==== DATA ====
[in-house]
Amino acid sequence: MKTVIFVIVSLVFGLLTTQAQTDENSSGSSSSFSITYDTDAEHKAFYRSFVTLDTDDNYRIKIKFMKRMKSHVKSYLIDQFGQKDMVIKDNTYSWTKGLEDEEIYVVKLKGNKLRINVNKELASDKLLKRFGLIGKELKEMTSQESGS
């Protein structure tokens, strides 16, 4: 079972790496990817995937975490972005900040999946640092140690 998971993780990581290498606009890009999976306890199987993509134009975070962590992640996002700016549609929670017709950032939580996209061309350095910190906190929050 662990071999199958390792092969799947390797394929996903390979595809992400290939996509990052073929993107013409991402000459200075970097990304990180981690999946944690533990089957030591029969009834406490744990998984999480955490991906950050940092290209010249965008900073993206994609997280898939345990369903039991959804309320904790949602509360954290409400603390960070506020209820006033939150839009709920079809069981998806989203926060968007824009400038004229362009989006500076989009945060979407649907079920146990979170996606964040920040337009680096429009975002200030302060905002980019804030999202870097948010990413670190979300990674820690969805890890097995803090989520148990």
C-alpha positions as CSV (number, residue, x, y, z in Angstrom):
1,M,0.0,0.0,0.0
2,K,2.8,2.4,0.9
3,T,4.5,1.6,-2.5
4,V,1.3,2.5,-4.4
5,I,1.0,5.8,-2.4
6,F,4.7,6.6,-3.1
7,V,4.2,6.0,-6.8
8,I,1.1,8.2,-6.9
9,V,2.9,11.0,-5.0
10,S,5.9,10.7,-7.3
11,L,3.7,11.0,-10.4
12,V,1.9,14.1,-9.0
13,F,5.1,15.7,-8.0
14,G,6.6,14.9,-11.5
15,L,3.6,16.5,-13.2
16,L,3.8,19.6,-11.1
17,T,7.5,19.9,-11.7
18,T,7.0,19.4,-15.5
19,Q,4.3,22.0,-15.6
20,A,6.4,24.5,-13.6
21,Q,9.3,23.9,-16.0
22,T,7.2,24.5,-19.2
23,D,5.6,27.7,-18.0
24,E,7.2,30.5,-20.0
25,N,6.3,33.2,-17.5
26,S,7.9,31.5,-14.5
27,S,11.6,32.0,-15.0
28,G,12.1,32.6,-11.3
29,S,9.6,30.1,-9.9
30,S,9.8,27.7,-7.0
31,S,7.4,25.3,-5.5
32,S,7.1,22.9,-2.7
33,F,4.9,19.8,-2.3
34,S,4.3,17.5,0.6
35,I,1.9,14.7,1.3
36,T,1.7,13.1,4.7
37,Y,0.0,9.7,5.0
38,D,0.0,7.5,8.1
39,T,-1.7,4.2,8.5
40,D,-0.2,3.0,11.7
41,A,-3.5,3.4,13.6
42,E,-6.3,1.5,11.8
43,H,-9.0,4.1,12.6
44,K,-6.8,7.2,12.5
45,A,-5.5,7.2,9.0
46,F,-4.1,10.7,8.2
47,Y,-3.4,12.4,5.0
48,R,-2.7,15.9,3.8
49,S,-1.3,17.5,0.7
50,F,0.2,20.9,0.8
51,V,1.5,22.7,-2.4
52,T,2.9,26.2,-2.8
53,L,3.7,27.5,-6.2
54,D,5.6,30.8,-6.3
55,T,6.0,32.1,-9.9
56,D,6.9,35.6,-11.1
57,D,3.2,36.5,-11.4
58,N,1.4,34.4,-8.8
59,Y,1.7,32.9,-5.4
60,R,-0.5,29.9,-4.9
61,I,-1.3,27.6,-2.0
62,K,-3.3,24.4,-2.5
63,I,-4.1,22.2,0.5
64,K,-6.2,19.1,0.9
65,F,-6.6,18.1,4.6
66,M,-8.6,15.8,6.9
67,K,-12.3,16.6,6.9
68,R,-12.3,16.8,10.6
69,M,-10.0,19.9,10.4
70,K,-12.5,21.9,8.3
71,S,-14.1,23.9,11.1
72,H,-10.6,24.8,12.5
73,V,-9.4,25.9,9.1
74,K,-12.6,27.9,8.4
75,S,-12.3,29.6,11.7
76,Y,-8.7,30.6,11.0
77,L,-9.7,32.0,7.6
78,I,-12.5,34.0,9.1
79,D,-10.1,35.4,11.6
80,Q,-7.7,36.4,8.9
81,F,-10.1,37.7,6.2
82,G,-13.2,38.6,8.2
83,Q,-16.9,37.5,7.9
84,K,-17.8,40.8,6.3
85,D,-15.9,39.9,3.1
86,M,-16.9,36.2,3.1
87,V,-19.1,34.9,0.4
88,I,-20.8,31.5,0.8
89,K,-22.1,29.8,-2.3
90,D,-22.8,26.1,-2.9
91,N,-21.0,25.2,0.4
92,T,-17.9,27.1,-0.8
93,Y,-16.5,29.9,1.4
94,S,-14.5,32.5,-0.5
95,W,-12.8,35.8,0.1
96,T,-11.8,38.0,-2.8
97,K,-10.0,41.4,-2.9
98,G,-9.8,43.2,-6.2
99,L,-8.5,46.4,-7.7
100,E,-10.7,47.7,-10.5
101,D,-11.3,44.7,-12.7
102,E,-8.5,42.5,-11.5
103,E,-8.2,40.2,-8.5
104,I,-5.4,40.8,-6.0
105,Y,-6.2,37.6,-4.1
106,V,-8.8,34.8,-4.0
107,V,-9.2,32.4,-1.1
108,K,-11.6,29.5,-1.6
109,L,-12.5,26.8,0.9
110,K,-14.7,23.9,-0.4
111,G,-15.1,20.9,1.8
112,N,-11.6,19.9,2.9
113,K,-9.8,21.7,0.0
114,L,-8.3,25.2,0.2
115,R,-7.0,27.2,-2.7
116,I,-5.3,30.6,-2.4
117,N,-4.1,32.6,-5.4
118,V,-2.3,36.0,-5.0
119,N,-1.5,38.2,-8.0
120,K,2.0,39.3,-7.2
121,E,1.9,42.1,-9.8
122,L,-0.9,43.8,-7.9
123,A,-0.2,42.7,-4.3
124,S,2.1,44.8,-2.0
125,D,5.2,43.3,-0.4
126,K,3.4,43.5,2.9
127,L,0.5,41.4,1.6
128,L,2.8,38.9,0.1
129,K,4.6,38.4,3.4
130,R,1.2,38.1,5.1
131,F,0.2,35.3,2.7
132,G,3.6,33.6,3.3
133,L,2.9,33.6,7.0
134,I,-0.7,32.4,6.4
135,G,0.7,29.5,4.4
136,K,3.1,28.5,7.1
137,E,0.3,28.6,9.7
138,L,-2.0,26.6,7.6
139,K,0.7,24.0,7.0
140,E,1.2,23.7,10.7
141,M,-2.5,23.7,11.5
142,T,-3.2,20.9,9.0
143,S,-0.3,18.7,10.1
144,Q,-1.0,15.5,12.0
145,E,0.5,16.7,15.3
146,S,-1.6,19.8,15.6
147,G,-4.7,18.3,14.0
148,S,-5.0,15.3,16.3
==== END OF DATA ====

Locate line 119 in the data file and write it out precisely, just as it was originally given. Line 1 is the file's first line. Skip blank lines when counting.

115,R,-7.0,27.2,-2.7